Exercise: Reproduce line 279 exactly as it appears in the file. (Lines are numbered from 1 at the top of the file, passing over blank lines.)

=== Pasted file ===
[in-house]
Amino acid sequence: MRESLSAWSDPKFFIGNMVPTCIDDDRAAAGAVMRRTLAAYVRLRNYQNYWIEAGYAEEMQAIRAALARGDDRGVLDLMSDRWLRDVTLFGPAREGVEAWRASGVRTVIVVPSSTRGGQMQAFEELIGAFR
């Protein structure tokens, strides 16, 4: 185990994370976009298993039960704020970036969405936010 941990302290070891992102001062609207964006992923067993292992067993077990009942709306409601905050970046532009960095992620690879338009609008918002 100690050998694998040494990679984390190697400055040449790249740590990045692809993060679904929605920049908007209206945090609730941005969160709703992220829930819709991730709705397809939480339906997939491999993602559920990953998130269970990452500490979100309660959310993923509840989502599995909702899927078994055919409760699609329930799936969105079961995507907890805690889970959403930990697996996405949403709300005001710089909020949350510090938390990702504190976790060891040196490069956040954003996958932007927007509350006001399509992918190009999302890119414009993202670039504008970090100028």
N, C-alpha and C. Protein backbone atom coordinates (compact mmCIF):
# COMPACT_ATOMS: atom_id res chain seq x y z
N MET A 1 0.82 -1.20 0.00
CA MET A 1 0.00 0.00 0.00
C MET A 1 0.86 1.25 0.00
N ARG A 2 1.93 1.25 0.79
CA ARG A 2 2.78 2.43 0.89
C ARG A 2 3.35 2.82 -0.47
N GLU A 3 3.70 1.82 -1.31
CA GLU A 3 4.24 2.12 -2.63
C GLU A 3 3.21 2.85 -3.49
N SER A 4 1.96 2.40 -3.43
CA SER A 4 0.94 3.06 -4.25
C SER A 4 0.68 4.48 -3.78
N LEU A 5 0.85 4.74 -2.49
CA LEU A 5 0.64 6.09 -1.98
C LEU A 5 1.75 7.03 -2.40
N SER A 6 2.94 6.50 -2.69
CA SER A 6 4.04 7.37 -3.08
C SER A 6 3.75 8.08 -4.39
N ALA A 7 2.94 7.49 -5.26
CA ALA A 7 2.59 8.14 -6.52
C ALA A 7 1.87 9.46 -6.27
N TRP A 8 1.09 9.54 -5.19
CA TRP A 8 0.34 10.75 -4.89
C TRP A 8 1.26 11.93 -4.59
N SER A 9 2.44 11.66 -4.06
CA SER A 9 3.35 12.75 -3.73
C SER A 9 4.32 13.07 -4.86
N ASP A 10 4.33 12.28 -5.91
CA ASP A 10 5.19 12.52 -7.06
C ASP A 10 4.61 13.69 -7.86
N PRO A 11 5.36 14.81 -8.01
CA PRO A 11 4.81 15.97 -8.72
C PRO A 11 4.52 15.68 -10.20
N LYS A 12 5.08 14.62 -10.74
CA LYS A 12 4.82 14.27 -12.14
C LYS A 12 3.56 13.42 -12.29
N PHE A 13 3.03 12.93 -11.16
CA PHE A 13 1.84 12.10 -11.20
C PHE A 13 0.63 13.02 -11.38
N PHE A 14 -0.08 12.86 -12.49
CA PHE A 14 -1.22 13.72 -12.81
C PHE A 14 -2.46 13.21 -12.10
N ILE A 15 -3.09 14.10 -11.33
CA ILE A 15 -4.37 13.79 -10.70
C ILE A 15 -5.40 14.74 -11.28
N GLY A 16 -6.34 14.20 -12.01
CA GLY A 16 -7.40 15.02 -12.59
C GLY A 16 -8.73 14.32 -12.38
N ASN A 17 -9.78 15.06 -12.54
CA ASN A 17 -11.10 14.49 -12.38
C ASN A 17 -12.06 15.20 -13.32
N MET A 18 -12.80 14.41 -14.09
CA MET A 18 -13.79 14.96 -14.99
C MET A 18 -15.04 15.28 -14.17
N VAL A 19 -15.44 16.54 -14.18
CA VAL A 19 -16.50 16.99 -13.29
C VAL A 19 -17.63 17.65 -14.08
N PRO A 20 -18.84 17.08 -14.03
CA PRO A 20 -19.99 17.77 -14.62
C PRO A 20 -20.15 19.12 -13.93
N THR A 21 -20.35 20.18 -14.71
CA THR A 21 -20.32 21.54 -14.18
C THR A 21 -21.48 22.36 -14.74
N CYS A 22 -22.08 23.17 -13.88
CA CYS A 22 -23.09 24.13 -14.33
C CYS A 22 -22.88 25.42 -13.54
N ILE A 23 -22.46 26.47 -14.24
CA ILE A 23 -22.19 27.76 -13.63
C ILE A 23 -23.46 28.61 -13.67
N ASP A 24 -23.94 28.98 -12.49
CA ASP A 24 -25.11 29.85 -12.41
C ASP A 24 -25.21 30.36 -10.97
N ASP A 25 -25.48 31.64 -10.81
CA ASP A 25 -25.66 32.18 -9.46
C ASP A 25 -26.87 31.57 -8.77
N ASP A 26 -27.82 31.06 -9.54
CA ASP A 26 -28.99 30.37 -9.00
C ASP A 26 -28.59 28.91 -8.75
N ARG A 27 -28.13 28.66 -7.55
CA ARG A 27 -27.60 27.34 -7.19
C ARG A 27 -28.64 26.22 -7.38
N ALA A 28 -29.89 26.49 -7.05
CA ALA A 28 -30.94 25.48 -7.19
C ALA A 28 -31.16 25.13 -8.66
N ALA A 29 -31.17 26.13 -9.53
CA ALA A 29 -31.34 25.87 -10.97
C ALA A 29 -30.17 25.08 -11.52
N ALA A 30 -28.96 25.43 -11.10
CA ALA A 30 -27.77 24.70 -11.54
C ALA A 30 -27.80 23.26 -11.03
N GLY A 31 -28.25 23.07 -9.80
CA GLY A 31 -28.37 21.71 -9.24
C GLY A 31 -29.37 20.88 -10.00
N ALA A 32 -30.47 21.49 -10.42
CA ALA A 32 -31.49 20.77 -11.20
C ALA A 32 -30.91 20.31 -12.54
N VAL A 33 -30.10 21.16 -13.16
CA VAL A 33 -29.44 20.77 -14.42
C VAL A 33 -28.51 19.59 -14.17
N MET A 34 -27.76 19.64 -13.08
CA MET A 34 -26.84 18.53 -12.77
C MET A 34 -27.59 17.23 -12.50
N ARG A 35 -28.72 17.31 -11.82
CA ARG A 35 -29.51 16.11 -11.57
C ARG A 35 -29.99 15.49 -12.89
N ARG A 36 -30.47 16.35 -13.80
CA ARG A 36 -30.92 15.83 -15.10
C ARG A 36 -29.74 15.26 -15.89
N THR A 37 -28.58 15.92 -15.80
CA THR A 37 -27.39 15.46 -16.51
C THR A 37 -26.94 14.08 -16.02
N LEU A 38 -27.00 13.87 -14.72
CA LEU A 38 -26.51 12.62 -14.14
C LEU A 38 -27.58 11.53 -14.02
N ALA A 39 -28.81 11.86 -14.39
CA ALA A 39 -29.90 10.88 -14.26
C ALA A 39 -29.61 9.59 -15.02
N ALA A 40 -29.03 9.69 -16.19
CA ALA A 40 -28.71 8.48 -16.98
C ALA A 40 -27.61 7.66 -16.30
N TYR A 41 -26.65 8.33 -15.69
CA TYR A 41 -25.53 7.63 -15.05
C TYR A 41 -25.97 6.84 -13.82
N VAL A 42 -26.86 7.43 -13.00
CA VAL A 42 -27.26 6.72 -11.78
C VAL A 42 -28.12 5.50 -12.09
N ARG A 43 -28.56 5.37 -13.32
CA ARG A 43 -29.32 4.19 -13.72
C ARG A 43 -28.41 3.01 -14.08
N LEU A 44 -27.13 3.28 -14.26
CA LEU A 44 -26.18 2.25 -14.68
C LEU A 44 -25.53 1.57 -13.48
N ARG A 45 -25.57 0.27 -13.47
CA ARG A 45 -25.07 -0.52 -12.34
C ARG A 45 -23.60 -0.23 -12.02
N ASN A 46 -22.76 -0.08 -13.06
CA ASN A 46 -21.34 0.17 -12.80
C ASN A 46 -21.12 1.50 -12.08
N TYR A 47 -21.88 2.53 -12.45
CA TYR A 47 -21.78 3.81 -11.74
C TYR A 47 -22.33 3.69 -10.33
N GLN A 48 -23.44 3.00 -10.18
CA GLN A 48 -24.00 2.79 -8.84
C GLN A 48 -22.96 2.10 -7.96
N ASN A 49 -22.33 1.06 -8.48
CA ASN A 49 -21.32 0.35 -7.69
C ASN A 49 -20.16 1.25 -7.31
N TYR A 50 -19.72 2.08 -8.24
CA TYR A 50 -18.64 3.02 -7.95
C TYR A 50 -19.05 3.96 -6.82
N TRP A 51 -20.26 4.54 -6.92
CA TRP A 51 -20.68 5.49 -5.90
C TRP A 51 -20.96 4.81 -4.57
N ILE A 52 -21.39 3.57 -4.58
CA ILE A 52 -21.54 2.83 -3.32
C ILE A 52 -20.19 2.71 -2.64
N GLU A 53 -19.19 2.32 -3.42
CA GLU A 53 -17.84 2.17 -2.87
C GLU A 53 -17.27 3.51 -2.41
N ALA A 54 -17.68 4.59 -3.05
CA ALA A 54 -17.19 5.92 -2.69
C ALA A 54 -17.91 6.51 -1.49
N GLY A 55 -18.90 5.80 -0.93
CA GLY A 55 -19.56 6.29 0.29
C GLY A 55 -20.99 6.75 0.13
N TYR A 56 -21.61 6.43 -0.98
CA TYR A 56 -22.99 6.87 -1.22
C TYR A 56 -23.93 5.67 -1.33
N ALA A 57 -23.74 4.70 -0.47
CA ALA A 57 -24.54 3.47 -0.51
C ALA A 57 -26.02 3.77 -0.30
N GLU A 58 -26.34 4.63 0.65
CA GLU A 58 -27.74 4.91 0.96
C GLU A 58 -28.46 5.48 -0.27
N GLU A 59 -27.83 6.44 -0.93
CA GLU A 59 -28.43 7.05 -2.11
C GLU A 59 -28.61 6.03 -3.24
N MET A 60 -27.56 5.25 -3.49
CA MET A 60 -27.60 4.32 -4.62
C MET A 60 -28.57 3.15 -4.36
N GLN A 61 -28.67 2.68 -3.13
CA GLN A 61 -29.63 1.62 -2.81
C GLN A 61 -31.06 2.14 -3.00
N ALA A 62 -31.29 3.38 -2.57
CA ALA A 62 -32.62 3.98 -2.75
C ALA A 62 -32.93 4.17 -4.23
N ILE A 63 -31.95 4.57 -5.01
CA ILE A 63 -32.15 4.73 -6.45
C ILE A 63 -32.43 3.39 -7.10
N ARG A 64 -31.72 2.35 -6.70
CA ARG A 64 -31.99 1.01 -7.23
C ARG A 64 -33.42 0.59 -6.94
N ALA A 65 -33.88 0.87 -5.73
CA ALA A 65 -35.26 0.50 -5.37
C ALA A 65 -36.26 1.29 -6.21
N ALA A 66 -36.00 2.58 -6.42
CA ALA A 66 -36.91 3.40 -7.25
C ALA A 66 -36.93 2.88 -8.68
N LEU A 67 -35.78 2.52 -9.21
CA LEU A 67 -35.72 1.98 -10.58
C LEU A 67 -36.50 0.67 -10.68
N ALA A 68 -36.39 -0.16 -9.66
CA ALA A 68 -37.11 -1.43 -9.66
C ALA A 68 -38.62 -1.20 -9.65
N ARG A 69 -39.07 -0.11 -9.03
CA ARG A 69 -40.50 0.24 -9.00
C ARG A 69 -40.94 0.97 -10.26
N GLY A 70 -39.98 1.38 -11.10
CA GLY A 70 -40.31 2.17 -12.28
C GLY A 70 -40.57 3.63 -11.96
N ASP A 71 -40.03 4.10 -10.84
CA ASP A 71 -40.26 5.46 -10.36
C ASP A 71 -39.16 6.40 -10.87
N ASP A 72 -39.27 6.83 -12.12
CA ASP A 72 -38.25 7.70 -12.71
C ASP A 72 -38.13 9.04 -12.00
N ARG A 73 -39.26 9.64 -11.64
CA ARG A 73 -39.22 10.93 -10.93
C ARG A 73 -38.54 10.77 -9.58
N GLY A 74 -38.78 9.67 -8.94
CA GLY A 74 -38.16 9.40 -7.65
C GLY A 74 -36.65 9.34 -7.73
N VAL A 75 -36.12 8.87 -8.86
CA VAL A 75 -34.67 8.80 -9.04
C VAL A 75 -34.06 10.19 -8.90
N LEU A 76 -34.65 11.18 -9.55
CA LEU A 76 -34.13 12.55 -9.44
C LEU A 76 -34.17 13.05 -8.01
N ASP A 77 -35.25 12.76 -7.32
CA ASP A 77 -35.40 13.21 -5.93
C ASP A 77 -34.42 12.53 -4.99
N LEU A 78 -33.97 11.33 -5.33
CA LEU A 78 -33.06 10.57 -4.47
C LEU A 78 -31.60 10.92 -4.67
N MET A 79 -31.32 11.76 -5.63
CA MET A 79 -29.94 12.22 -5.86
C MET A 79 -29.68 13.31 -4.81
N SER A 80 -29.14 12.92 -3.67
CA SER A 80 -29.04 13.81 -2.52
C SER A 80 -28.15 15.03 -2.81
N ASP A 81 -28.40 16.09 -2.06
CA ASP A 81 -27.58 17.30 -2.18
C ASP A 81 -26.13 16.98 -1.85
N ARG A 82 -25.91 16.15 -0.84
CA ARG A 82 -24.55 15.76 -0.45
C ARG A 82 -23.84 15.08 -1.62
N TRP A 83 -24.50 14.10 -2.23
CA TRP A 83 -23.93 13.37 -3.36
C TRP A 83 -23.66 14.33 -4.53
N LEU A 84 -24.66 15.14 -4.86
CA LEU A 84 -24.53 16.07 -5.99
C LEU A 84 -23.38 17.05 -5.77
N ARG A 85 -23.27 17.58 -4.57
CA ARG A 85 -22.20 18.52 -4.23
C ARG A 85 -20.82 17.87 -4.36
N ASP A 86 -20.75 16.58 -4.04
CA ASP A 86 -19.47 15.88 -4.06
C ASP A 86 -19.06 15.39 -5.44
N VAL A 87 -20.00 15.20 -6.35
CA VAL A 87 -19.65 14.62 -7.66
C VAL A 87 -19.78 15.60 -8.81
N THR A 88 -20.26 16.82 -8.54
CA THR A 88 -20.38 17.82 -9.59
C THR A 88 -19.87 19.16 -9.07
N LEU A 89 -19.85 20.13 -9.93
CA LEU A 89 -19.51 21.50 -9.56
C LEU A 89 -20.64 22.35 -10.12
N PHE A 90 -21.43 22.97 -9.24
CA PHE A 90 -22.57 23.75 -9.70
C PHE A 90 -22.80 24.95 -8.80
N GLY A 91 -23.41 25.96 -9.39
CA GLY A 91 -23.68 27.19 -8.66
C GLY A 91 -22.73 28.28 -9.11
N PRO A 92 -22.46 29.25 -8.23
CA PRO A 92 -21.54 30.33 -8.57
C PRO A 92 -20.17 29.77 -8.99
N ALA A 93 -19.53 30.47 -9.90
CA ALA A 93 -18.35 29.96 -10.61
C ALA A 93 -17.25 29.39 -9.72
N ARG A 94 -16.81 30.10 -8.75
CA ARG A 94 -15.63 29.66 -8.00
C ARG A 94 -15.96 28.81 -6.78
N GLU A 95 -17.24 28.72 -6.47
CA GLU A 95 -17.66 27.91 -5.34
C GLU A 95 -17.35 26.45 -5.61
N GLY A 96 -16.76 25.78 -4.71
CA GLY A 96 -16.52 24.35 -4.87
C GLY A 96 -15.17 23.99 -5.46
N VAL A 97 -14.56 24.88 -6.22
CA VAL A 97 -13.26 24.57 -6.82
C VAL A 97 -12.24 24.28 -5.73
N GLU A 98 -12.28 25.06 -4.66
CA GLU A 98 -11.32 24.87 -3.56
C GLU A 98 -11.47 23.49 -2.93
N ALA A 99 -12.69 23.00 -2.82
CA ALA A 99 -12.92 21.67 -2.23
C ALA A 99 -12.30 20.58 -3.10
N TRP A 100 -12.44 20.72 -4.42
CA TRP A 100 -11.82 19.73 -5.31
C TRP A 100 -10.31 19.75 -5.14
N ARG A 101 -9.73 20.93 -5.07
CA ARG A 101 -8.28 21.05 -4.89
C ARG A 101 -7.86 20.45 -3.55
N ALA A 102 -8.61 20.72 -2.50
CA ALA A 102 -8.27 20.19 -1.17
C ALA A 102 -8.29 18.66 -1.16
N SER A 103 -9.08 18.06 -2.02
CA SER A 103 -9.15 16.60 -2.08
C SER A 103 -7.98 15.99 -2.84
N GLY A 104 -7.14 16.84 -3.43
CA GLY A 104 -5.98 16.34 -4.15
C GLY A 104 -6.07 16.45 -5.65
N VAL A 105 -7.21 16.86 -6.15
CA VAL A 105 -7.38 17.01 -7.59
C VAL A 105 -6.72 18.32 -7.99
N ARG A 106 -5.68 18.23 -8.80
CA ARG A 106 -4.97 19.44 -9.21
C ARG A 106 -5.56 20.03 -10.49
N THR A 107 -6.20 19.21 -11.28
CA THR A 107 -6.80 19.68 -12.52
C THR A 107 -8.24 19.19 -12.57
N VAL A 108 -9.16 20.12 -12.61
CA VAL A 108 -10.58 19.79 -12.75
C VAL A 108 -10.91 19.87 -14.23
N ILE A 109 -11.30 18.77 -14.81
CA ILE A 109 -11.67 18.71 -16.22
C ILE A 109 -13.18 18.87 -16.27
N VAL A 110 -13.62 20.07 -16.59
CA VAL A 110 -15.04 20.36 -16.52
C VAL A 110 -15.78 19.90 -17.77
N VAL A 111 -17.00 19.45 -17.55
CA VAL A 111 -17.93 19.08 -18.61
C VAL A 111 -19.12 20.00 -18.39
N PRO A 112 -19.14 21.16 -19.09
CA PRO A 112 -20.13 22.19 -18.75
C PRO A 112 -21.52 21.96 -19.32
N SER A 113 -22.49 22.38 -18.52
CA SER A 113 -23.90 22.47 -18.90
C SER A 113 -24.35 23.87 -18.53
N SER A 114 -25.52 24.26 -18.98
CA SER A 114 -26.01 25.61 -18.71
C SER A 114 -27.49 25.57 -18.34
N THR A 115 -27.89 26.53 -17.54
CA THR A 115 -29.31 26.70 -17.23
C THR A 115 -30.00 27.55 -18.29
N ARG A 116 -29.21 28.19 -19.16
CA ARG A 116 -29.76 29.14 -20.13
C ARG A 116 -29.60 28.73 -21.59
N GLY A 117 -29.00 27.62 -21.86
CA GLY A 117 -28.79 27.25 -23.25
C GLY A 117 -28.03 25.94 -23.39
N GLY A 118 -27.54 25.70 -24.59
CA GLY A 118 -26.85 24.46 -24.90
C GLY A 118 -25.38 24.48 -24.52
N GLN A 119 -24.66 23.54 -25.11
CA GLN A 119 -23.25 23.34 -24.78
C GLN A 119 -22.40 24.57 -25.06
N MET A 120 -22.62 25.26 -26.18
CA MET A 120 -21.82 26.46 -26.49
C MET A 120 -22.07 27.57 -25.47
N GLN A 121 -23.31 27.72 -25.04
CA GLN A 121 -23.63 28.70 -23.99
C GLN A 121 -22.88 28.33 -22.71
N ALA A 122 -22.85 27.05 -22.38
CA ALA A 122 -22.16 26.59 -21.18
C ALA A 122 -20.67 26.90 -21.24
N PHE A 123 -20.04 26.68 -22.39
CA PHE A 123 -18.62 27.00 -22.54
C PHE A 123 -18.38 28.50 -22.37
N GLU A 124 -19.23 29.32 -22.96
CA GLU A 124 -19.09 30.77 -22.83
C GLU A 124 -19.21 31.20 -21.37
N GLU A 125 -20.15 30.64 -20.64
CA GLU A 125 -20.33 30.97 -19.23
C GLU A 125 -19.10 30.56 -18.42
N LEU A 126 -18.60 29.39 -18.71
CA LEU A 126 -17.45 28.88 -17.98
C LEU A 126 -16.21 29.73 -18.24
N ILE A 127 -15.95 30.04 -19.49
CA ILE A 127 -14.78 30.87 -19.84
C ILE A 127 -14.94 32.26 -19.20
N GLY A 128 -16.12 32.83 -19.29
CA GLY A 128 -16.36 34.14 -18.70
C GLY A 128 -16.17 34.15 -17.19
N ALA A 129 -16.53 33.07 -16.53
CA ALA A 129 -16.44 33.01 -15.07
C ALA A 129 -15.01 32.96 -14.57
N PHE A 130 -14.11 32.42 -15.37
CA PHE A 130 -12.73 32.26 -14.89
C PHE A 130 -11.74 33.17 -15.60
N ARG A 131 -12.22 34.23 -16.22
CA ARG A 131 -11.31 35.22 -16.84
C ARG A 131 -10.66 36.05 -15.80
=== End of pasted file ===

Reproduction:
N PRO A 92 -22.46 29.25 -8.23